January 17, 2017 - 8:26 PM EST
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Zinke expresses some difference from Trump on climate change, Russia

WASHINGTON, Jan. 17 (UPI) --

Interior secretary designate Ryan Zinke coasted through a rather uneventful confirmation hearing before the Senate Energy and Natural Resources Committee Tuesday.

As President-elect Donald Trump's point man on interior matters like federal land, mining and wildlife policy, Zinke gave his opinions on a number of items during questioning.

Alaska drilling

During his testimony, Zinke sounded like a man intent on making certain Alaskans don't lose their ways of life from declining oil drilling in the region.

We have to understand, we need an economy, he said. If we don't have an economy as a country, then the rest of it doesn't matter. Alaska is different.

Sen. Lisa Murkowski, R-Alaska, who led most of the questioning on this issue, expressed her hope that Zinke would offer better management than outgoing Obama Interior Secretary Sally Jewell has.

Many Alaskans have been opposed to the Obama administration's handling of the drilling issue, particularly since it has acted to stop drilling in many parts of the Arctic's Chukchi and Beaufort waters.

To state that Alaska has had a difficult or a tenuous relationship with the outgoing administration is probably more than an understatement, she said.

Climate Change

Zinke showed somewhat of a difference from Trump regarding global warming, telling the panel he doesn't believe climate change is a hoax. However, he did note that he believes the human role in the phenomenon is not yet fully understood.

Nonetheless, the interior appointee seemed to indicate Tuesday that he will be open to fossil fuel drilling on federal land.

We have to have an economy, he told Sen. Bernie Sanders, D-Vt.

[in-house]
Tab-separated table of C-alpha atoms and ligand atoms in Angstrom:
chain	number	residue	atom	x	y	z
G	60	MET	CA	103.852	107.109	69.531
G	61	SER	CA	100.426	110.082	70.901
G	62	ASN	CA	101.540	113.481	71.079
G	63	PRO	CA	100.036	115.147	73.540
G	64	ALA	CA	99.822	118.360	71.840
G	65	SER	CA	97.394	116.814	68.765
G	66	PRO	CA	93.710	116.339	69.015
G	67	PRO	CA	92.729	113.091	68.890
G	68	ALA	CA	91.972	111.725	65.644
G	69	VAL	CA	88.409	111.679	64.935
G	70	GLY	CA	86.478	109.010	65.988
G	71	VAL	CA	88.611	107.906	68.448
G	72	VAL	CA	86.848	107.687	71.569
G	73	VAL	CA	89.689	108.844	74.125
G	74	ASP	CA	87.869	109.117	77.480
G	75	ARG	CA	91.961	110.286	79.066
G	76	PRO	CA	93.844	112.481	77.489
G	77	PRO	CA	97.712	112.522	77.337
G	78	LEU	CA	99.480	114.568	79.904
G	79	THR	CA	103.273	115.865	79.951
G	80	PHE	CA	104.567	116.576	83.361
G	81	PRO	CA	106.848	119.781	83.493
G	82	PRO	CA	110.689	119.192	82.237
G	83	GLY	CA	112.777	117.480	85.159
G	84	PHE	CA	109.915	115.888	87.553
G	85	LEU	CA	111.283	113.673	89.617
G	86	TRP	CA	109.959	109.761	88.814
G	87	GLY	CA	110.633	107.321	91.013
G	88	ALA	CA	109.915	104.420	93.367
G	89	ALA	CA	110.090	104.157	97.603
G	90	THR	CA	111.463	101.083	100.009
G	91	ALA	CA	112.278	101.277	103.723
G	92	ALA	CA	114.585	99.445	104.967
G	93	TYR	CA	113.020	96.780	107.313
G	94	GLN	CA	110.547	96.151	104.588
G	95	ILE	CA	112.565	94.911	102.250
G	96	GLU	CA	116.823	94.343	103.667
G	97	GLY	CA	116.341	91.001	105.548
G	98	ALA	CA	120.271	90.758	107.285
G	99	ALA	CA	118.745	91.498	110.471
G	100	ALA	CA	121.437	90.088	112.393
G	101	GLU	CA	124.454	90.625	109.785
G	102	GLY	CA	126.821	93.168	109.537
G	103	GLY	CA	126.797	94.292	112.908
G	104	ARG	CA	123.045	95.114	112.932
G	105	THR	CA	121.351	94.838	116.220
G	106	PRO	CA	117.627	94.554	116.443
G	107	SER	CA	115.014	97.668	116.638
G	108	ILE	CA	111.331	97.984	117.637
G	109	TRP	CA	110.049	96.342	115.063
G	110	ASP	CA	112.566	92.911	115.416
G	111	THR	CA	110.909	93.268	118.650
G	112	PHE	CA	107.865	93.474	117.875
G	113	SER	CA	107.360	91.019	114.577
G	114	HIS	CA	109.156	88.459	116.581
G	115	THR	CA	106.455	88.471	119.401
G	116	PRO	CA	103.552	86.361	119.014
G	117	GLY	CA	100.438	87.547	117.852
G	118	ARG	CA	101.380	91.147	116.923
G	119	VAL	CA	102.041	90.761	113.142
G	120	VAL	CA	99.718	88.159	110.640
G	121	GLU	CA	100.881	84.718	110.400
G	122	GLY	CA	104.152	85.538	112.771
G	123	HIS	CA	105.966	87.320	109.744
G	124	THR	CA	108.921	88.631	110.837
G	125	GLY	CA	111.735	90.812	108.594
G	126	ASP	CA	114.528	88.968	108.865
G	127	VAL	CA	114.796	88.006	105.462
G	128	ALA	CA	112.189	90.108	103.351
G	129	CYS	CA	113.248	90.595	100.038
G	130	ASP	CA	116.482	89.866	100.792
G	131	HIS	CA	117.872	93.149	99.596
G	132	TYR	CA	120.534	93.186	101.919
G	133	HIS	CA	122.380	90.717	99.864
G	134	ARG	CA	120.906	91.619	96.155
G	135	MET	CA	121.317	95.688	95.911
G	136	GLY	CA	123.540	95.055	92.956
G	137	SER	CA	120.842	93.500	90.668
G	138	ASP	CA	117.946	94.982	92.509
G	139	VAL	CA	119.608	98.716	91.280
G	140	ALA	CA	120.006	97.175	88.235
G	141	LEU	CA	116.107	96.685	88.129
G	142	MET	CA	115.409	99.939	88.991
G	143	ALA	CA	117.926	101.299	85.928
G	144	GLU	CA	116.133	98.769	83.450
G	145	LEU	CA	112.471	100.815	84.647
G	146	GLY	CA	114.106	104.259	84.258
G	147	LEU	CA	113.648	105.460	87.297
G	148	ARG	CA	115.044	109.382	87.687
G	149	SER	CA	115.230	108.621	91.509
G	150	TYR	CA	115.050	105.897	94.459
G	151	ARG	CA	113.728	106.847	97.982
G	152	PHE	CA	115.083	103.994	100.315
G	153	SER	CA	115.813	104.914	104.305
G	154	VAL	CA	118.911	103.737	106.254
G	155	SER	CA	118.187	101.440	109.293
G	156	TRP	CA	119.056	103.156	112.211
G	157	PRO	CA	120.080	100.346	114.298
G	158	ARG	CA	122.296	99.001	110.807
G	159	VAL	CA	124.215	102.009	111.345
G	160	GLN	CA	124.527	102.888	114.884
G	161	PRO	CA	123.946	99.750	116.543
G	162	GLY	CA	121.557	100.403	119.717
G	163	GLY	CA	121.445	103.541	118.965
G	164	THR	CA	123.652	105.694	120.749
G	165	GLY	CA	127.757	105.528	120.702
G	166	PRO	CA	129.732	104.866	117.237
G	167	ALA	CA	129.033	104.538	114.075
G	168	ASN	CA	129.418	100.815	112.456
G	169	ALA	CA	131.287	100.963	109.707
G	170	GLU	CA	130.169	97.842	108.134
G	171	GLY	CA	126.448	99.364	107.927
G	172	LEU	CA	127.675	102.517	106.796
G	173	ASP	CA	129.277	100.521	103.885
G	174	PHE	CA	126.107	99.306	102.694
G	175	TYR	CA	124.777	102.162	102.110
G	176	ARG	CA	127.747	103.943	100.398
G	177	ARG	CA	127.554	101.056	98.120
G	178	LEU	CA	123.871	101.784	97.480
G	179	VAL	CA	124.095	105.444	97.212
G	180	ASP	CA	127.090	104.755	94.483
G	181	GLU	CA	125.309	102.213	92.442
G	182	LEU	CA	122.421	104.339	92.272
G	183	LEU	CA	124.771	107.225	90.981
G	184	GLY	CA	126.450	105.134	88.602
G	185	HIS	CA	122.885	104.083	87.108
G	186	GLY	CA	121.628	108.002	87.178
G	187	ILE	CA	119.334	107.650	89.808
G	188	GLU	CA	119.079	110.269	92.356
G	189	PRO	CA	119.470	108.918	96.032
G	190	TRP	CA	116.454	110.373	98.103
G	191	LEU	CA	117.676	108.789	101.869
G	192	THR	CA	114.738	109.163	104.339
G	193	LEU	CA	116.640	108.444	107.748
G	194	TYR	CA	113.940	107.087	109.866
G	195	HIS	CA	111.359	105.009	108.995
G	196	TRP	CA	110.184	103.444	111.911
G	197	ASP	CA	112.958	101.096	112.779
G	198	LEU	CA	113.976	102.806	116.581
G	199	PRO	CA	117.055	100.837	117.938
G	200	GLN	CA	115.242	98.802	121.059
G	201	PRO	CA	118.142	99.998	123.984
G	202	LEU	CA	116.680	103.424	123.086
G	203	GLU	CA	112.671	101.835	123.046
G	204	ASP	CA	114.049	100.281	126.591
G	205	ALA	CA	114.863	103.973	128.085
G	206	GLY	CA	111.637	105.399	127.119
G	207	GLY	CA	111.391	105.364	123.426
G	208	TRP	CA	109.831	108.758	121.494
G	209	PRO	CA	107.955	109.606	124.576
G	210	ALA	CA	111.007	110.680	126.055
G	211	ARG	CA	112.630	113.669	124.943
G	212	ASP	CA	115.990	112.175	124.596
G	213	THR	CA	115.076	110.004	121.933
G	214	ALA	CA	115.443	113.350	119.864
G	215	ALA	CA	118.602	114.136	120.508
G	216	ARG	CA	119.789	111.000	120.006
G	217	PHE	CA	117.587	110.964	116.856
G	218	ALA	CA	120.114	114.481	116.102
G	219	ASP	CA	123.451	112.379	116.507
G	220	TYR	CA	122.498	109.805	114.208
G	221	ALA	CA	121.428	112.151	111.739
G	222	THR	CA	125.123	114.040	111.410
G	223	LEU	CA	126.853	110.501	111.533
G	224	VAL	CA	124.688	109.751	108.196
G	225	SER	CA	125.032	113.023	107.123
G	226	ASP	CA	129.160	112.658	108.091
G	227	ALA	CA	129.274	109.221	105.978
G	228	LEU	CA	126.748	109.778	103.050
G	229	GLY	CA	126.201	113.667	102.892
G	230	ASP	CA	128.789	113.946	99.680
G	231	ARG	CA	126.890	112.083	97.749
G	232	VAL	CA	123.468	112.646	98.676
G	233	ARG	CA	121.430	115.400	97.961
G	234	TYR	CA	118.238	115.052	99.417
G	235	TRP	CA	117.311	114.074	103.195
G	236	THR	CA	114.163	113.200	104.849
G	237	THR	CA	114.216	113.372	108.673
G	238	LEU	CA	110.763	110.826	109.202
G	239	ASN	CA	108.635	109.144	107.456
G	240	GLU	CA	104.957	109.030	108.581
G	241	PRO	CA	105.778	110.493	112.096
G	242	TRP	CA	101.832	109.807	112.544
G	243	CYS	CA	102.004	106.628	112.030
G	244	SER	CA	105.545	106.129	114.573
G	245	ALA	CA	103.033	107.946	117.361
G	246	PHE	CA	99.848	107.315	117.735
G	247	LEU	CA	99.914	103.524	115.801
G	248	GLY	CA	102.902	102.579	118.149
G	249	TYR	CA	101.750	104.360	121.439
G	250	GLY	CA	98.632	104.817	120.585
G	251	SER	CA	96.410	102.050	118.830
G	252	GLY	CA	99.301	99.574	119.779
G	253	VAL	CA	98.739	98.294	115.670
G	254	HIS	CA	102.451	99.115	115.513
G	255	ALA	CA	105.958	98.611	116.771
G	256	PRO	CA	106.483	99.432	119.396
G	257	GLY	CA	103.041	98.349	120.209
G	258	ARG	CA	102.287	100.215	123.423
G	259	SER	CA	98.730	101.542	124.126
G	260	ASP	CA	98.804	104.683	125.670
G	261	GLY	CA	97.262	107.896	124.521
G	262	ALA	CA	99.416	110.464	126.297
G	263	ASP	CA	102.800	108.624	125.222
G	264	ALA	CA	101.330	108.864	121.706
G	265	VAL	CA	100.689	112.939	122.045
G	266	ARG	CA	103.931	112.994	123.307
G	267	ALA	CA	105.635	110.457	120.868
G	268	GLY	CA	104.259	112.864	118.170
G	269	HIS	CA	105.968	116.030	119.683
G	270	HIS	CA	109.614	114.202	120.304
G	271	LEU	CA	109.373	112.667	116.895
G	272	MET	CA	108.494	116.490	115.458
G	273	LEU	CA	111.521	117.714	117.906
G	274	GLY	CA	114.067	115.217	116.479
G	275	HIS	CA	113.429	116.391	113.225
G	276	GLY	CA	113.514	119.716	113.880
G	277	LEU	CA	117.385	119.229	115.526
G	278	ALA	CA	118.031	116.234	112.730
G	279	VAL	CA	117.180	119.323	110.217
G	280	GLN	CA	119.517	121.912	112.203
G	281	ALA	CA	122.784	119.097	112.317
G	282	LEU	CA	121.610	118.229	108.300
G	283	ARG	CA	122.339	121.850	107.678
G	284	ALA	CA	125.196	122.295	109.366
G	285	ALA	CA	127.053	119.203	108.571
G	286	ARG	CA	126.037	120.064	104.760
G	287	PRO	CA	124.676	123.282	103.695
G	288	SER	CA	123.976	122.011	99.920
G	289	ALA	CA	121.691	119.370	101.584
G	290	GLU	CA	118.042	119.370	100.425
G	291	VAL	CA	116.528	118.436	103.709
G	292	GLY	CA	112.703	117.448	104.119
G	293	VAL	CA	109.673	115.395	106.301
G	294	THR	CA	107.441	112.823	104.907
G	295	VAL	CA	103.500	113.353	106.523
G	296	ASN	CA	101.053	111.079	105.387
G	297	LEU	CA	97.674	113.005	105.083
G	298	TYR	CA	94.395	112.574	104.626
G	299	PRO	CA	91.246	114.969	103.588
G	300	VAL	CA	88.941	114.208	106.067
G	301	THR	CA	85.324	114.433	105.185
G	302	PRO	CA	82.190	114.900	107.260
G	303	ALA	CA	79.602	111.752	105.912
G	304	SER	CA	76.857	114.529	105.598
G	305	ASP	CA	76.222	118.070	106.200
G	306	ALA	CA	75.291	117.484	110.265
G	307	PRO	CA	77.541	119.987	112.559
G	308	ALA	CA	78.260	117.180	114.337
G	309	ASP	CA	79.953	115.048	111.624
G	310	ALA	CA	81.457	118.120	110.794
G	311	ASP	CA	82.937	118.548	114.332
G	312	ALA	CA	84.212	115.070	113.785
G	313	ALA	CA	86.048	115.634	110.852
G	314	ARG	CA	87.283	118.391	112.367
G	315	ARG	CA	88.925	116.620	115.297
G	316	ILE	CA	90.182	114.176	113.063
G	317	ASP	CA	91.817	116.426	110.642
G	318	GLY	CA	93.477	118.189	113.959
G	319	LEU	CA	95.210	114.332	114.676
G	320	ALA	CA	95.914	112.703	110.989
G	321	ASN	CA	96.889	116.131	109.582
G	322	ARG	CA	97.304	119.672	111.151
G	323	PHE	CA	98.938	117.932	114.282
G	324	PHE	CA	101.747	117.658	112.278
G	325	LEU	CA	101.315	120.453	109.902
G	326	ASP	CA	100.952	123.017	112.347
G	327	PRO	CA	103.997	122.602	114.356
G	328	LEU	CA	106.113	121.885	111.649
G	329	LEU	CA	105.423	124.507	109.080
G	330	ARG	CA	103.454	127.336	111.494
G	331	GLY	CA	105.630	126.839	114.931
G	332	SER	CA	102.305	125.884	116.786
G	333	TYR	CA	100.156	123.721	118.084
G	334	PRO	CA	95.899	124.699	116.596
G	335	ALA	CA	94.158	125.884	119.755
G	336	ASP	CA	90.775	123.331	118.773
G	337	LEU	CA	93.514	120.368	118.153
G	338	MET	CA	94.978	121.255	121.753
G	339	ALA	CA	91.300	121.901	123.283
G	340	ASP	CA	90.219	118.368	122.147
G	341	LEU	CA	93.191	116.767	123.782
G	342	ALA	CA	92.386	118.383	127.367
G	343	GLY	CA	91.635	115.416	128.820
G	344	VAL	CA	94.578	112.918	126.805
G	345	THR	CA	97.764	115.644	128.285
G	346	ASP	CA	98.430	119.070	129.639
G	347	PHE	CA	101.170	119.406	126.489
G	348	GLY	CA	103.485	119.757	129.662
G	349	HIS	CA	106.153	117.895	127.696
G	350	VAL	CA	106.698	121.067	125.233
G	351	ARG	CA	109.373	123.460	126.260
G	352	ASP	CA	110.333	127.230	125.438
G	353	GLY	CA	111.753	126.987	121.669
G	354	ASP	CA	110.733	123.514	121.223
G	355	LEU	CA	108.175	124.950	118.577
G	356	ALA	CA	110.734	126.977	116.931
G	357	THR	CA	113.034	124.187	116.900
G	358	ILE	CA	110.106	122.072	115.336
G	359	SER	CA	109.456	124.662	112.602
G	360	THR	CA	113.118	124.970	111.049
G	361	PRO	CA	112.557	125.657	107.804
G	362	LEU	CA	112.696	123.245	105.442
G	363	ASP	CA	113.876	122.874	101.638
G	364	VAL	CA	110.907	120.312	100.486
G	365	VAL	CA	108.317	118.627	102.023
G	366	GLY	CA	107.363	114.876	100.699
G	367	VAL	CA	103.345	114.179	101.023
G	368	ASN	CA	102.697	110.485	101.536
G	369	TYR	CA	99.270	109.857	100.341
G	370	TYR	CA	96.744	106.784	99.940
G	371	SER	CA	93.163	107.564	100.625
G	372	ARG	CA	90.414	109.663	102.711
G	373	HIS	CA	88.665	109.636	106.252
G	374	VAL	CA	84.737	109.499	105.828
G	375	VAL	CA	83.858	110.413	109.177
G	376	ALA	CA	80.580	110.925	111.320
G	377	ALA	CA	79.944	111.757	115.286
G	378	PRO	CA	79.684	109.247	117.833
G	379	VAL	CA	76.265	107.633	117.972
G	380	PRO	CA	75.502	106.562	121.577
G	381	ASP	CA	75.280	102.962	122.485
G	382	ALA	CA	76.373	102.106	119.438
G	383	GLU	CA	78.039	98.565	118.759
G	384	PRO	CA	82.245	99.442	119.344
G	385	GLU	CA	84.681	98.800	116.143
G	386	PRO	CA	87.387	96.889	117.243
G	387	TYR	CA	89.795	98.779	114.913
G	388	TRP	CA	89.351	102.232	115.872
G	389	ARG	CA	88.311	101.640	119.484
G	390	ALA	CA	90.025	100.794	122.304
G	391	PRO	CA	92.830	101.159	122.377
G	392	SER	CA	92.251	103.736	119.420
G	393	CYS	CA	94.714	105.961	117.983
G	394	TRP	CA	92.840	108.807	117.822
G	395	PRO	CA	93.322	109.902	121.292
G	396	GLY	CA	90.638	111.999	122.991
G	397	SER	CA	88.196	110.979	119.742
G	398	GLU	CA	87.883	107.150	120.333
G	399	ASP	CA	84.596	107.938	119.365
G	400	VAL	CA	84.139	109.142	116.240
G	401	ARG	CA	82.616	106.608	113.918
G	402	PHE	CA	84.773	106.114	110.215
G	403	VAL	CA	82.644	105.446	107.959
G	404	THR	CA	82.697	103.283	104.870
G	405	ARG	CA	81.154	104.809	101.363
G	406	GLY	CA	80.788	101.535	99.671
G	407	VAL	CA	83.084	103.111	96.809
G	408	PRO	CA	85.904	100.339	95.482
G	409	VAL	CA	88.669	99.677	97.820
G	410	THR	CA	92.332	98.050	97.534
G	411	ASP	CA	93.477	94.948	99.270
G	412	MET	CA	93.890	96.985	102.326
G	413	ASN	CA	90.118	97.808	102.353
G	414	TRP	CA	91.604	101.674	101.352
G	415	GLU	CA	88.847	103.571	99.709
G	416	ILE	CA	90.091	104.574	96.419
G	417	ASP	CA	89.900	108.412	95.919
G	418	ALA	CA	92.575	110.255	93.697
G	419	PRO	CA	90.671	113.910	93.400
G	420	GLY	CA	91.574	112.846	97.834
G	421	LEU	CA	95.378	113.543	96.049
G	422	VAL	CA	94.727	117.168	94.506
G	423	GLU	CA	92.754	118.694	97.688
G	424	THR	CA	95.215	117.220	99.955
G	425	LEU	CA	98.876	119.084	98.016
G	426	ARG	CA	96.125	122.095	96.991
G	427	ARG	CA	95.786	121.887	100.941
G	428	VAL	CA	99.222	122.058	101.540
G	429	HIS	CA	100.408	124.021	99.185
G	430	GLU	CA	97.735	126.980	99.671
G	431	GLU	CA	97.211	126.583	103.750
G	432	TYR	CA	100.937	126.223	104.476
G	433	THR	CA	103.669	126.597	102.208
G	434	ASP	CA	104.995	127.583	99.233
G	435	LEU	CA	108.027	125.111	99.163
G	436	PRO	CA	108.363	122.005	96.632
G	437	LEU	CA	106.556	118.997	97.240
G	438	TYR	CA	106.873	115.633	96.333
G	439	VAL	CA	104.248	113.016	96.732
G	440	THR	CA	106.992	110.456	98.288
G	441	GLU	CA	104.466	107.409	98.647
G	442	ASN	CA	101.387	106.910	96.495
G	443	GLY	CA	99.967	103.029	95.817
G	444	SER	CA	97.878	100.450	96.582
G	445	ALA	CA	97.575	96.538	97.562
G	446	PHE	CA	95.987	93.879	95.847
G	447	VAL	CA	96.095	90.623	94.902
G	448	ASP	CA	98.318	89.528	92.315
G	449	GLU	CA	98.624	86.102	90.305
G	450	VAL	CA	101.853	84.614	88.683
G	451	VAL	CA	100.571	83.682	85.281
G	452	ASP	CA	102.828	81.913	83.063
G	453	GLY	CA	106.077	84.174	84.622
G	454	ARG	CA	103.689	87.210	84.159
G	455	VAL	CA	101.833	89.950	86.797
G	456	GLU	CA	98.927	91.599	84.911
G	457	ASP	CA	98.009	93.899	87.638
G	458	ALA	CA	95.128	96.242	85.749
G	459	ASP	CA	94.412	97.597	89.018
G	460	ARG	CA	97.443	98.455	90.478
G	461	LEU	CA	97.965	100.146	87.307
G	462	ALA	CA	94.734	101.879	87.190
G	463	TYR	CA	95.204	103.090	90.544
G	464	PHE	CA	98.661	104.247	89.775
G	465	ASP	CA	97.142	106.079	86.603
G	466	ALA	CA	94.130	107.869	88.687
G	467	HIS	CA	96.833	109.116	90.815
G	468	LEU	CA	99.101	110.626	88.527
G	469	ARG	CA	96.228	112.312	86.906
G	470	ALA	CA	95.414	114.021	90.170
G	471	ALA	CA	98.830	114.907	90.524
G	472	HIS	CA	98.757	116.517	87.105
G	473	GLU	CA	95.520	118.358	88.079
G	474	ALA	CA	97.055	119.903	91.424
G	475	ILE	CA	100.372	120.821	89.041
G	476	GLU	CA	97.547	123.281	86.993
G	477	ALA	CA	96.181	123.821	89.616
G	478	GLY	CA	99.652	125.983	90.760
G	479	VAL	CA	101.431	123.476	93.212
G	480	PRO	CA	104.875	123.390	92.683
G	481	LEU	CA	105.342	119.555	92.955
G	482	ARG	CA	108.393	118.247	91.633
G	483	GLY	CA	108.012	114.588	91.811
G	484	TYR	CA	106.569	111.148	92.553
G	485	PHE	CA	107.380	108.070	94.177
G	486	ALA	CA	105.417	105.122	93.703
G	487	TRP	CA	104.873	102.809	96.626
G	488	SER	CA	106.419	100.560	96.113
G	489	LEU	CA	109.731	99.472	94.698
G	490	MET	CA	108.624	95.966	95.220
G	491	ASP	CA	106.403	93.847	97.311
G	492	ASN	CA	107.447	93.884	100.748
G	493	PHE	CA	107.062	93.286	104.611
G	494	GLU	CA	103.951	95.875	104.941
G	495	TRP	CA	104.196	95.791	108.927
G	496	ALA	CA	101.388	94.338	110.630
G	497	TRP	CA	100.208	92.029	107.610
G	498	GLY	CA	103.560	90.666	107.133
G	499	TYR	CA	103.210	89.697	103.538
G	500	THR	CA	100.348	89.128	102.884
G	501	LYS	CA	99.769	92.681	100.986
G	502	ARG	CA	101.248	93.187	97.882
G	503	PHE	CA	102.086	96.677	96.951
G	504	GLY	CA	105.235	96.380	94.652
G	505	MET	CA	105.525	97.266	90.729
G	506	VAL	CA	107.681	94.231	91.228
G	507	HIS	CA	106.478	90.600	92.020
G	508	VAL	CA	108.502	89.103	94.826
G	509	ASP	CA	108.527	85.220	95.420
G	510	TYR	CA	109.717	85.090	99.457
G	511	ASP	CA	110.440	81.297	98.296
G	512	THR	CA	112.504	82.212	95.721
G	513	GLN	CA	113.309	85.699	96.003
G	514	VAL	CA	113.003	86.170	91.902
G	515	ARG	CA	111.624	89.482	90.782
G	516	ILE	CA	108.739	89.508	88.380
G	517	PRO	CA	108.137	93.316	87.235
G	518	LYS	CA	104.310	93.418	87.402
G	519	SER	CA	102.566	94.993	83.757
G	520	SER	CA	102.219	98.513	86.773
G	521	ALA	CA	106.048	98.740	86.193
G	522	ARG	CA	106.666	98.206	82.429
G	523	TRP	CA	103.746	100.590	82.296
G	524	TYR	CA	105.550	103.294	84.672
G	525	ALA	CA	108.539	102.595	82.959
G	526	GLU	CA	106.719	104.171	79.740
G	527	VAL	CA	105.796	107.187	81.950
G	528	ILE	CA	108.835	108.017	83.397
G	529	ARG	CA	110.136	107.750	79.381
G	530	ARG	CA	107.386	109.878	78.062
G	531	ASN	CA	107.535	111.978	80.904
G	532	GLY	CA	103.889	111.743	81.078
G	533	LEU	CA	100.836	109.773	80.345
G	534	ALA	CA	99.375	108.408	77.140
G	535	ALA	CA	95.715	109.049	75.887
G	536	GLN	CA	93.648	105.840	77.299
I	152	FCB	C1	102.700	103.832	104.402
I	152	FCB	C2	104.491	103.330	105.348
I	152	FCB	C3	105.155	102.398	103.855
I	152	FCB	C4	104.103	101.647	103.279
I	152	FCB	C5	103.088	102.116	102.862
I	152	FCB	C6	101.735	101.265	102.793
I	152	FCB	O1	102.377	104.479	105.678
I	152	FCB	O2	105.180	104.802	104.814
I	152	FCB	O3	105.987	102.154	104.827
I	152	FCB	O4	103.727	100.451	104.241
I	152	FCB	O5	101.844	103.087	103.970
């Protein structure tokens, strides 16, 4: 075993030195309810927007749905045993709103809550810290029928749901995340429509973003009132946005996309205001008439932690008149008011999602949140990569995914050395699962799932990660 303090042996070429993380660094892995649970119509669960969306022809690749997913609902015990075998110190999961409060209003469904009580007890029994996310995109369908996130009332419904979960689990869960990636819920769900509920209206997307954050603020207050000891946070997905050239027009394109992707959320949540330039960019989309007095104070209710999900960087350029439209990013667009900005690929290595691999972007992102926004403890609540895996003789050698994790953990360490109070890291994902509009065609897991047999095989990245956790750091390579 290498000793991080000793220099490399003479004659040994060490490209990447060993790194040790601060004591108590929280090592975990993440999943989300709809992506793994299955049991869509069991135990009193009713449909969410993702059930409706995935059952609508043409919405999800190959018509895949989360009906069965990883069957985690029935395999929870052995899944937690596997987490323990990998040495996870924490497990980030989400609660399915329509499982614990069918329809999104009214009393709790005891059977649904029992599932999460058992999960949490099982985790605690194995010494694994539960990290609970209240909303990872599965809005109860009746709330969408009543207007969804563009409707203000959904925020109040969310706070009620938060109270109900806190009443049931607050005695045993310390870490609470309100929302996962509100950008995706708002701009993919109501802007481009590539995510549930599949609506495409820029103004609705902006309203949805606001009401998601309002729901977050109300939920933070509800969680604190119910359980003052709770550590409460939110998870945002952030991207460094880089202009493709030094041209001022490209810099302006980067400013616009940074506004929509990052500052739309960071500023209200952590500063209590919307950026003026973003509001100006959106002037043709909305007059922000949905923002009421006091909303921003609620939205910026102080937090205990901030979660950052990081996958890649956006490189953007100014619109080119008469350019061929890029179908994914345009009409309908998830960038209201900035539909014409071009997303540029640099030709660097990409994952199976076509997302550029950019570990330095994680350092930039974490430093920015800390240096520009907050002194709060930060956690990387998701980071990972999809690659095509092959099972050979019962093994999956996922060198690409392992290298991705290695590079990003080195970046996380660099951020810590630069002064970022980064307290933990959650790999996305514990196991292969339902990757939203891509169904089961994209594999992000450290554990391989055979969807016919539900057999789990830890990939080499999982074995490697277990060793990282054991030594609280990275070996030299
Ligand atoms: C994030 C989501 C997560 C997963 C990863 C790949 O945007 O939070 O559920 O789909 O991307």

Sales of Federal Lands

Zinke defended his vote in the House earlier this month for a rule to make it easier to transfer ownership of federal land to private parties.

He said though the rule has not been implemented, it is a shot across the bow from environmentalists and sportsmen who are upset about the federal government's management of land, particularly in the west.

It was an indicator of how upset people are about our land policy at that moment, particularly if you are in Utah, Nevada, Wyoming, Idaho, Montana, Zinke said.


Though the Montana congressman likely will never influence policy with a direct influence on Russia, he did acknowledge a way Tuesday that he feels would be a good bargaining chip.

If we want to check Russia, let's do it with natural gas, he said, referring to oil-rich Russia's grip over European energy.

The remark indicated that Zinke may also differ with Trump's view of a potential ally in Russia and President Vladimir Putin.

If Zinke is approved by the committee, his candidacy will go before a vote in the full Senate.

Source: United Press International (January 17, 2017 - 8:26 PM EST)

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